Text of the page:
As an entrepreneur, writer, podcaster, investor, motivational speaker, and life hacker, Tim Ferriss is a jack of all trades.
Like many of us, he's obsessed with work and optimizing work habits. But he learned the hard way. A near suicide and a breakup with his girlfriend made him change. Instead of being goal-driven, he played with ‘what ifs' in what he calls fear-setting.
To much chagrin, he left his business in 2004 to spend a month in London. It turned out all those fears he had – his company would collapse, the IRS would come after him — never happened. The opposite unfolded. He ended up traveling the world for a year where he lived more and worked less. an experience which led him to write his best-selling book The 4-Hour Work Week(Amazon).
At the core of Tim's life-practice is stoicism, an age-old philosophy that has guided successful leaders from George Washington to Bill Belichick.
So around 300 BC in Athens,someone named Zeno of Citium taught many lectureswalking around a painted porch, a “stoa.”That later became “stoicism.”And in the Greco-Roman world,people used stoicism as a comprehensive systemfor doing many, many things.But for our purposes, chief among them was training yourselfto separate what you can control from what you cannot control,and then doing exercises to focus exclusivelyon the former.This decreases emotional reactivity,which can be a superpower.
There are two quotes Tim always keeps the top of mind in his daily life. The first is that “We suffer more often in imagination than in reality,” wrote the Stoic philosopher Seneca the Younger.
The second comes from a modern-day Stoic Jerzy Gregorek “Easy choices, hard life.Hard choices, easy life,” which became the backbone in his survival as a political refugee and endurance as four-time world champion Olympic weightlifter.
Fear-setting is a life practice. It takes a lot of nerve to imagine our worst fears and take calculated risks, but the cost of inaction is even worse. Remember things are never as bad as they seem.
Inspiration fuels aspiration. Without inspiration, we relax on our laurels and accept things the way they are.
There's no lack of material for inspiration. It can found everywhere: on the Internet, in a book, from a role model, or in a chat with a loved one or a friend. But a surfeit of inspiration can backfire. Seeking too much of it can descend into inaction and stagnation.
The advice I like to give young artists, or really anybody who'll listen to me, is not to wait around for inspiration. Inspiration is for amateurs; the rest of us just show up and get to work.
Introverts are egg people. They’re not hiding anything (per say), they are mostly reserved. And once they start to get comfortable, they are as open and talkative as anybody else. “Don't think of introversion as something that needs to be cured,” writes Susan Cain in her book Quiet: The Power of Introverts in a World That Can't Stop Talking.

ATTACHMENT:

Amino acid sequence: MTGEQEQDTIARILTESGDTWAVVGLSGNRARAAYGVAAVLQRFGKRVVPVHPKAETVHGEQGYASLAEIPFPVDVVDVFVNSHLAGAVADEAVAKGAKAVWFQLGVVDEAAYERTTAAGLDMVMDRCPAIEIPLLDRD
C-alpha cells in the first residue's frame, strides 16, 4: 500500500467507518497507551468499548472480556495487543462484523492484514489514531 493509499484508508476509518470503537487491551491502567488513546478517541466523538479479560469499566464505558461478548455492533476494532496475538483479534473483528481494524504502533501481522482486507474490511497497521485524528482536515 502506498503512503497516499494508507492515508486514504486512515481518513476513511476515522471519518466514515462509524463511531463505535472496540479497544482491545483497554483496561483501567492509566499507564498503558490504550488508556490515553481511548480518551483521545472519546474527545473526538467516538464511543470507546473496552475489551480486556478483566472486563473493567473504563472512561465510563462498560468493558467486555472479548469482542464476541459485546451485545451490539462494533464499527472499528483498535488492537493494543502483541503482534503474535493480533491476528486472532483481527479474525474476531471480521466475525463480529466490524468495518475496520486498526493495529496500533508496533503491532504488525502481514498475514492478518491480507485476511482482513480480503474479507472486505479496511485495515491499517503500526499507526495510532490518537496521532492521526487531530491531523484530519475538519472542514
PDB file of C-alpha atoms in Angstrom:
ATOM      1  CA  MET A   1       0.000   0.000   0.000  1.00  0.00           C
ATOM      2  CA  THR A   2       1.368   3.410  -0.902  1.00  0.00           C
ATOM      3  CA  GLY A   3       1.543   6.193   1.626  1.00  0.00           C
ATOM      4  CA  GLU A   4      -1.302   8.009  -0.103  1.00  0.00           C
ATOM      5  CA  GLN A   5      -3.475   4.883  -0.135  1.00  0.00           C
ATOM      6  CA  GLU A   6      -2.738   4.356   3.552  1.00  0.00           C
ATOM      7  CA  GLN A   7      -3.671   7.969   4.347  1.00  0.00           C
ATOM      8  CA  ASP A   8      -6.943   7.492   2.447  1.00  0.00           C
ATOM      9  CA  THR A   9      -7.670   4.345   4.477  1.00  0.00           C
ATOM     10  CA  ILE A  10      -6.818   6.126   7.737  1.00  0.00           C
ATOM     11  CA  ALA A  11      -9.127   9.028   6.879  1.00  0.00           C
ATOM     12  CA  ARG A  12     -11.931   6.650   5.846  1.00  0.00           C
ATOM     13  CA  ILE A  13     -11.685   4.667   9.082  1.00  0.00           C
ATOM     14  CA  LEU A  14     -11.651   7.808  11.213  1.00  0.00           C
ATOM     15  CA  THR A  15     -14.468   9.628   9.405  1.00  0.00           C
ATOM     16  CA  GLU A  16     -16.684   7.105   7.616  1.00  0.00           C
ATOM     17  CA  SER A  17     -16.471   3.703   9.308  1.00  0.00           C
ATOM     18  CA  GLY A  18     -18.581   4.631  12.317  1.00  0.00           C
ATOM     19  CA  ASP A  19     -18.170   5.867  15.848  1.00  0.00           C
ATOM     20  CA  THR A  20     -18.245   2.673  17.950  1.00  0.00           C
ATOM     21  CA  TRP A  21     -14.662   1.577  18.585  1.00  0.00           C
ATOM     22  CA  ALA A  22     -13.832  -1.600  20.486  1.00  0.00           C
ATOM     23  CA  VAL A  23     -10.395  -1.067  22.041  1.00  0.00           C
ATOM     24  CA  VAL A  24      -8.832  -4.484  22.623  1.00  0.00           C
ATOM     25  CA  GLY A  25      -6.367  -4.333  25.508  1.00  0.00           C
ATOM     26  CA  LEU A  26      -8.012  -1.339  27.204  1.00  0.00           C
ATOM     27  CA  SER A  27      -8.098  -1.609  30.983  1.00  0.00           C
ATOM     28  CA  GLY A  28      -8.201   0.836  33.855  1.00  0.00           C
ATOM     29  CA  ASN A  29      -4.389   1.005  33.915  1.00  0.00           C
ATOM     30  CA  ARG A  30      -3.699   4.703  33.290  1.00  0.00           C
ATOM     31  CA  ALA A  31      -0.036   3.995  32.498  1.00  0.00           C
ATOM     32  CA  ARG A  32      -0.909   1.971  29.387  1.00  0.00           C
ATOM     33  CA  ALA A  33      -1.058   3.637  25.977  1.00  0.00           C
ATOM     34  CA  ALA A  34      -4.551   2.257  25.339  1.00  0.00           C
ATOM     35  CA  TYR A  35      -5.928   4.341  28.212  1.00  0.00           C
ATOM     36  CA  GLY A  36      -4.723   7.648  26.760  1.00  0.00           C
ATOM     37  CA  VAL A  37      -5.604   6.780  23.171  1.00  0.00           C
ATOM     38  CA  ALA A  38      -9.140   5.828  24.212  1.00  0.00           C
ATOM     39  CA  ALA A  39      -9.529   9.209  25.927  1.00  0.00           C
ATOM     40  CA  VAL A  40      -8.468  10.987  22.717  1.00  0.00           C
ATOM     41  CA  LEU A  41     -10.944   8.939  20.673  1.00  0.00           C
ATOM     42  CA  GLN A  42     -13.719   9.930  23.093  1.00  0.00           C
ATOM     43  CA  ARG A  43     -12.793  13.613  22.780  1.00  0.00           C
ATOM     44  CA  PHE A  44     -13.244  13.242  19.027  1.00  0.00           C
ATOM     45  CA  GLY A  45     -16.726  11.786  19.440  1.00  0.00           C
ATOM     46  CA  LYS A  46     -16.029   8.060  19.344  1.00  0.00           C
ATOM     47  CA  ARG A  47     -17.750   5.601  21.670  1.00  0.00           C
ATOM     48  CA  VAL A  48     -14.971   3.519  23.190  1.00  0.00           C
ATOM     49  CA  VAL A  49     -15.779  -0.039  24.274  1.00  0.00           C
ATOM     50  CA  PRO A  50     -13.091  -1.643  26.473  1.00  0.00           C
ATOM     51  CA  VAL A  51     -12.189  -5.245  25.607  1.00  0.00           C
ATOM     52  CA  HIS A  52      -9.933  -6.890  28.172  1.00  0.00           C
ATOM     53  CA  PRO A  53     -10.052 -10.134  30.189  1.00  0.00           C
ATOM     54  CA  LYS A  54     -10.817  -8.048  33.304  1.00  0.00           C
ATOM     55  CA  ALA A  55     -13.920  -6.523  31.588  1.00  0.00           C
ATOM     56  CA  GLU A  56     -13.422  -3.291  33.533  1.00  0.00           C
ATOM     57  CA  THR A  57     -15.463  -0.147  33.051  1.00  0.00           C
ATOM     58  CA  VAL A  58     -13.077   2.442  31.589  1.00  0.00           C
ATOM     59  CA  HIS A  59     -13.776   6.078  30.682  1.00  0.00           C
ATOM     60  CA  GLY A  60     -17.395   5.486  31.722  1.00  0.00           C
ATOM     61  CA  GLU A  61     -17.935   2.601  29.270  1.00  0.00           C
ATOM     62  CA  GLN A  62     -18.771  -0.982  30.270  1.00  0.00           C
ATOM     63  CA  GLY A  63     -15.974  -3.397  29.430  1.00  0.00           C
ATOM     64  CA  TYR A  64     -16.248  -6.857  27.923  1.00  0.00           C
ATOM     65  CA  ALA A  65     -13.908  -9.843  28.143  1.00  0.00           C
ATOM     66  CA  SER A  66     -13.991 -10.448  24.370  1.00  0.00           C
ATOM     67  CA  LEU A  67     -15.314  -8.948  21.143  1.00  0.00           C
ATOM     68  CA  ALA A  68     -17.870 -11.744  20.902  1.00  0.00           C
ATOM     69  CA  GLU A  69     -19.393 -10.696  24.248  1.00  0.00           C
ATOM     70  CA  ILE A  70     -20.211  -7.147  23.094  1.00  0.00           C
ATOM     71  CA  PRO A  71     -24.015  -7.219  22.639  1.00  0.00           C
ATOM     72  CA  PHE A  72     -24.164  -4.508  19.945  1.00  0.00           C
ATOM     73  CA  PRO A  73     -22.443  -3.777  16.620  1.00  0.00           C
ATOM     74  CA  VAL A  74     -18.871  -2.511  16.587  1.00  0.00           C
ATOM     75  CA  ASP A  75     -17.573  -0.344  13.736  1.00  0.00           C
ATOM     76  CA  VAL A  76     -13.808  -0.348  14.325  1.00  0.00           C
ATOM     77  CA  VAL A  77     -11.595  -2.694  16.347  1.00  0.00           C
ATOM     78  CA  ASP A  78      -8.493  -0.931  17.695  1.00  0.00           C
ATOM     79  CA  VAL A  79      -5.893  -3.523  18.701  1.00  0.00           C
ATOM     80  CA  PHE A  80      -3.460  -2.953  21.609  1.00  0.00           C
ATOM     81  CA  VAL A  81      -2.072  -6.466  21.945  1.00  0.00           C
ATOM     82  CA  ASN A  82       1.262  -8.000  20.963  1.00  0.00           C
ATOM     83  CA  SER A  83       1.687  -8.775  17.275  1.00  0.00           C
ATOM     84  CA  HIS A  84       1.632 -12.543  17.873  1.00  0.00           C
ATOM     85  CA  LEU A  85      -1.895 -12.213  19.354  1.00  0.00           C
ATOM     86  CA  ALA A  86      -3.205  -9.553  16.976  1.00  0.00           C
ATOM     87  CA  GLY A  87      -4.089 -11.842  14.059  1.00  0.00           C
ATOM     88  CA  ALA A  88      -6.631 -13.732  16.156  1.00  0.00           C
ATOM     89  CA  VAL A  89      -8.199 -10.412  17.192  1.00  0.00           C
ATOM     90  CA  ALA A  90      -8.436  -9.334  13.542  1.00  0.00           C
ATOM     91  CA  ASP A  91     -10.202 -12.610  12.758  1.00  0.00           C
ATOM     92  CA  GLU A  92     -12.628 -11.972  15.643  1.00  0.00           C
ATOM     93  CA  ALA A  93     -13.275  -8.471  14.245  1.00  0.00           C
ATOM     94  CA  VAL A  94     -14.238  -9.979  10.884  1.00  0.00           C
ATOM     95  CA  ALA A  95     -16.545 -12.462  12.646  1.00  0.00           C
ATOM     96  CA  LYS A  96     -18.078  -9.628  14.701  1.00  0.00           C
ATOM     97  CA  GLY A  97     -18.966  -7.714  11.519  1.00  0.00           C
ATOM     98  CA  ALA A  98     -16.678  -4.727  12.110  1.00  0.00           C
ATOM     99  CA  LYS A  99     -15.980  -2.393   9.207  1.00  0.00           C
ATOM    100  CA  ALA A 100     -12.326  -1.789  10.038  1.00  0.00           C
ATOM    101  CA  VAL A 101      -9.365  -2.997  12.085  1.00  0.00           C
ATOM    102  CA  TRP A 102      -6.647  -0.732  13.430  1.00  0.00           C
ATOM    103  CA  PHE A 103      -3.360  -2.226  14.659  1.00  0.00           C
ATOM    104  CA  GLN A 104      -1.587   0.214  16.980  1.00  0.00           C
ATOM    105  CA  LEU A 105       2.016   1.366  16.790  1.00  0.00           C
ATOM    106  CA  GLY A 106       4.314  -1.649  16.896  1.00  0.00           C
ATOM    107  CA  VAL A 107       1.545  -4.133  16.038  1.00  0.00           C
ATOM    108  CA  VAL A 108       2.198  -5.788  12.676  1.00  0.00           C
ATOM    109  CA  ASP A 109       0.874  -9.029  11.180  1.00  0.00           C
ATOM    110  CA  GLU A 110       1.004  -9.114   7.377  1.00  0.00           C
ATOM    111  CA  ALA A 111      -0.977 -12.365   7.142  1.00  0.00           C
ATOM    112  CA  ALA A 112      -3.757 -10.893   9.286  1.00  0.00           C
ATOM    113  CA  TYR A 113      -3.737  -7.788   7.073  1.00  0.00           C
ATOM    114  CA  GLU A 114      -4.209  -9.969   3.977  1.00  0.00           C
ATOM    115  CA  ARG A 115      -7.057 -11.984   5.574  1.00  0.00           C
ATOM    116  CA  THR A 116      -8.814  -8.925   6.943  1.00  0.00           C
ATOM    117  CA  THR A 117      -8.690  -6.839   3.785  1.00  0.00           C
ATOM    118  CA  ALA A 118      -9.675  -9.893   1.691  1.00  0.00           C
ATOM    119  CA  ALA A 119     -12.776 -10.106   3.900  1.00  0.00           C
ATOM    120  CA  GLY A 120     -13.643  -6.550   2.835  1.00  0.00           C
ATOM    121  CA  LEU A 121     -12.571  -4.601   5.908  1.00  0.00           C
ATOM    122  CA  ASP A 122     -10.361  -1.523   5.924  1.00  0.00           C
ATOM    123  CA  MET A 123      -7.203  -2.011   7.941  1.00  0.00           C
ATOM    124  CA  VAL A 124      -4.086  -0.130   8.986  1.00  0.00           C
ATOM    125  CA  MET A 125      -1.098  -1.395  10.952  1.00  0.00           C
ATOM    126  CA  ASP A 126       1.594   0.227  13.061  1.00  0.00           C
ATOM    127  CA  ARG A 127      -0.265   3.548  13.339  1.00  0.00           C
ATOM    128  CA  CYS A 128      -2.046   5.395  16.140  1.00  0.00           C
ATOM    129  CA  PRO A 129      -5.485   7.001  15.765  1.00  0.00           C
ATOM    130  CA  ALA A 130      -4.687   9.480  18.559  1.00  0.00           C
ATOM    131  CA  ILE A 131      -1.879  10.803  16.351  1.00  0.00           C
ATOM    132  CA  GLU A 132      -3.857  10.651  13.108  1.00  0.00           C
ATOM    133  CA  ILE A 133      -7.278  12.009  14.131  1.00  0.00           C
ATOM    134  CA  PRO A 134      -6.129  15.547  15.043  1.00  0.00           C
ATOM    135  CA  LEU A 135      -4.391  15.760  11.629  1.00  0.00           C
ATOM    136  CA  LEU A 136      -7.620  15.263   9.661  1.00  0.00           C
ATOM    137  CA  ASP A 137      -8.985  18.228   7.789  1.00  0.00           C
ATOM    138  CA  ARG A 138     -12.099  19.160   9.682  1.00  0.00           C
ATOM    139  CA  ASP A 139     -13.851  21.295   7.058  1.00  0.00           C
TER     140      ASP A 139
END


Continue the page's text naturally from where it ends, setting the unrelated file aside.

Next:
Extroverts, on the other hand, are onion people. They contain so many layers of bombast that it’s hard to know when they are being authentic, showy, or just spewing flotsam. Yet, extroverts are most likely to be leaders because they talk loud and carry a big stick.
George Mason economics professor and Oxford humanities associates Robin Hanson sums up the egg and onion divergence:
I’ve sometimes been tempted to classify people as egg people and onion people. Onion people have layer after layer after layer. You peel it back, and there’s still more layers. You don’t really know what’s underneath. Whereas egg people, there’s a shell, and you get through it, and you see what’s on the inside.
Are ambiverts egg or onion people?
Ambiverts are more like salad people, easy to digest and mix in with all types of other folks and scenarios. They’re adaptable like a chameleon depending on whatever social situation they’re in.
We all contain multitudes. But it is the mouth that separates us apart, with different levels of signaling.
Words are the original memes, for which some things are still best unshared and unsaid. Sometimes silence does all the messy talking, reveals all that needs to be conveyed. As Susan Cain puts it: “We have two ears and one mouth and we should use them proportionally.”
Some people are obsessed with work. It defines them, gives them a structure. Without work, they'd sail away at the mercy of the waves and get lost at sea.
But technology facilitates creativity. The accountant becomes a music producer at night or a photographer on the weekend. He or she identifies more as being an artist than a professional that crunches numbers. Their online persona is who they really want to be.
Everyone wants to pursue something meaningful. We want to do something that matters. Work, whether it's the day job or an artist, is supposed to reflect our life philosophies. Most jobs though are solutions to a practical problem: we need the cash to live.
The pressure to blend work and life is the result of our obsession with the careerism in a twenty-four seven hyperconnected world. So what would we do with all that free time if we didn't work? We'd probably just do stuff: read, hang out with friends and family, watch and play sports, and listen to music. It would look like a lot of a vacation.
Will we be ok when the robots take over, and the concept of labor fades away? Will making art suffice? We're born off balance. It's how we dance with the uncertain future that shapes who we are.